Contemporary & Traditional Chinese Music
The Silk String Quartet
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||Three and Six||The Silk String Quartet||4:27||USD 0.99||Ver en iTunes|
||Waterscape Silhouette||The Silk String Quartet||10:56||Sólo con álbum||Ver en iTunes|
||Rainbow Feather Dance||The Silk String Quartet||5:51||USD 1.29||Ver en iTunes|
||Raining in my Heart||The Silk String Quartet||6:11||USD 1.29||Ver en iTunes|
||Autumn Moon over the Still Lake||The Silk String Quartet||6:28||USD 1.29||Ver en iTunes|
||Flute and Drum at Sunset||The Silk String Quartet||10:32||Sólo con álbum||Ver en iTunes|
||In that Remote Place||The Silk String Quartet||6:42||USD 1.29||Ver en iTunes|
Reseña de álbum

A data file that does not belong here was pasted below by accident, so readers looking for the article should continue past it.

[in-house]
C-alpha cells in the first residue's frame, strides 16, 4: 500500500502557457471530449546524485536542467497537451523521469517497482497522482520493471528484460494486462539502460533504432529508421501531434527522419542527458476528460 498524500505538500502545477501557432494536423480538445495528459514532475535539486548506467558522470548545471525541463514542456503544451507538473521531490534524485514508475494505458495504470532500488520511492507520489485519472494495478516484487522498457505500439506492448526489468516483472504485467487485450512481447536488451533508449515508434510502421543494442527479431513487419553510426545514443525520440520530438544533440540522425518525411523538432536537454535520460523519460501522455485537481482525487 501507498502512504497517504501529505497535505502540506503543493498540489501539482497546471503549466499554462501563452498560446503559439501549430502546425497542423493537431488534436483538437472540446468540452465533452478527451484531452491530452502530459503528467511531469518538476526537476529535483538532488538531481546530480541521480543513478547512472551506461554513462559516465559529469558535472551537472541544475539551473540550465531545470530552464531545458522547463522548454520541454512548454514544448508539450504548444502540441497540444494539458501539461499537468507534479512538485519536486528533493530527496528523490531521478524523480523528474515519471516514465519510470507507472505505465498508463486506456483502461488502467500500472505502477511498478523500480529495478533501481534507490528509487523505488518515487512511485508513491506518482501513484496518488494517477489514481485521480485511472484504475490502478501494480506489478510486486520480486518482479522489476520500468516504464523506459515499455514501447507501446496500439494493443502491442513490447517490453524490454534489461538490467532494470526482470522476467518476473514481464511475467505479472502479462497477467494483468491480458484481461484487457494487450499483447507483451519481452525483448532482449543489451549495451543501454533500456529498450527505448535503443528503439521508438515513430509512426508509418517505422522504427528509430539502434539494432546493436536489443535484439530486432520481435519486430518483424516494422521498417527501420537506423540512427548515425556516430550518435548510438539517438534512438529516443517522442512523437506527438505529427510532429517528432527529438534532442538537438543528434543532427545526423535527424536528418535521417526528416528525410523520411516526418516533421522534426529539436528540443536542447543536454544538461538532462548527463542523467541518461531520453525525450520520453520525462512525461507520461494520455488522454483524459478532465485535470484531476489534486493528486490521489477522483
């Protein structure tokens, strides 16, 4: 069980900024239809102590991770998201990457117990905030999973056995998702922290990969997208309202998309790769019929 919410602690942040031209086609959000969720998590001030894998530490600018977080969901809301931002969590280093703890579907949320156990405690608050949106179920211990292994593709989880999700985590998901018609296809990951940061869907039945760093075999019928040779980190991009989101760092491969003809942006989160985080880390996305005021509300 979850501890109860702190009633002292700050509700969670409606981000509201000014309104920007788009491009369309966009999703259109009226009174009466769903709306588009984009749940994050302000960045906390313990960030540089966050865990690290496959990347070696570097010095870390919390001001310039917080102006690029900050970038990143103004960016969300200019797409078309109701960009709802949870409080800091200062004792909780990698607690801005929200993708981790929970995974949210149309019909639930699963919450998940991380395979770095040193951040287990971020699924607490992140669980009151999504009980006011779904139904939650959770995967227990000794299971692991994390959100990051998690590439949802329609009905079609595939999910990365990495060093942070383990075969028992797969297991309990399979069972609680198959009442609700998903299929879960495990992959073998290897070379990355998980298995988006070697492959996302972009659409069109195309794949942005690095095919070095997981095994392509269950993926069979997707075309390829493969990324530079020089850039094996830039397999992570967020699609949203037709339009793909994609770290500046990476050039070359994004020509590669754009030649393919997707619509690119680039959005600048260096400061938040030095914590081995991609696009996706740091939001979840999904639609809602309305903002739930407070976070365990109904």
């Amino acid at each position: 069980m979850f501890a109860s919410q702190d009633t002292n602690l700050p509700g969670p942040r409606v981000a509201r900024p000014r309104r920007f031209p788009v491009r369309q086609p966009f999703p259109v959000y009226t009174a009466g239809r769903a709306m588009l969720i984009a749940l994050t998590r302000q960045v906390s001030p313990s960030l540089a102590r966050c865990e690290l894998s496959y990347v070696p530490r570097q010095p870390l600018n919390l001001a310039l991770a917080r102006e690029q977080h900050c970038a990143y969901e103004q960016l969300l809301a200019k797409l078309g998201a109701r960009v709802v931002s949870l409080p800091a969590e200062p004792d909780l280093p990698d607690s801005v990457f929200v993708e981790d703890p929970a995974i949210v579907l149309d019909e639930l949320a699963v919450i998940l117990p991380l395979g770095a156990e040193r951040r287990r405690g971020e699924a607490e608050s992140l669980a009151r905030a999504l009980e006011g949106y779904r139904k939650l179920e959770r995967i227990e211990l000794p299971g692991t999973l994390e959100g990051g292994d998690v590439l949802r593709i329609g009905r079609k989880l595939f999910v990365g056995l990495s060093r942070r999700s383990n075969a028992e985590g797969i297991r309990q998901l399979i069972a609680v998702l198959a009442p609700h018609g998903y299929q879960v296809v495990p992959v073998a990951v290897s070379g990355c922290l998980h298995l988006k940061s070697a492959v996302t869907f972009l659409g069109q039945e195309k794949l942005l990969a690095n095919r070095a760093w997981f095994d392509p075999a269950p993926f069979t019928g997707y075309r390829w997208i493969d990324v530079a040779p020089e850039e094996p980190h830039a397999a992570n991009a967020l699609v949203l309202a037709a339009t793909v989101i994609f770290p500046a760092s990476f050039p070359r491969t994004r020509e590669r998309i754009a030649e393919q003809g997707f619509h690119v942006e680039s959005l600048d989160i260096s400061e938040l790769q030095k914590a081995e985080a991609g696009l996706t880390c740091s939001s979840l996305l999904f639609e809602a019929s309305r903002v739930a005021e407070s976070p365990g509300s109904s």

Following one of their newer stars (Cheng Yu, the group director), ARC Music here presents a quartet of straightforward silk-and-bamboo players, largely resettled in the U.K. after training in Chinese classical music in the Beijing conservatories. The music presented is a mix of old and new compositions, though the balance leans heavily toward the new. The album opens with an old Shanghai-styled piece, but moves quickly into some program music written recently from the southeastern portions of China (complete with arpeggios mimicking burbling brooks and water wheels, no less). The Rainbow Feather Dance, though referred to in many historical records and poetry, was lost long ago — in its place a composition based on some of those references is presented as a third offering from the group. After one more contemporary composition, the music turns back to the traditional with a Cantonese piece and a classic pipa movement. Closing out the album is a final piece of music written just in time for this album, with sentiments and styles evocative of the Hui peoples in the northwestern portion of China. After all of the ponderous, pastoral music, the album ends on a gentle love song. While the compositions are somewhat hit and miss throughout the album, the playing is never so. All members of the quartet show some obvious mastery over their instruments. The line between traditional and contemporary is likely to be invisible to the casual listener, as this is very much in the realm of the standard silk and bamboo that the Western listener will hear in any simple reference to Chinese music (or in any average Chinese restaurant). Nonetheless, it's a fairly good starting point for the curious listener — there's plenty more out there, and much of it at a higher quality, but few albums can ease the listener in as quickly and gently as this one.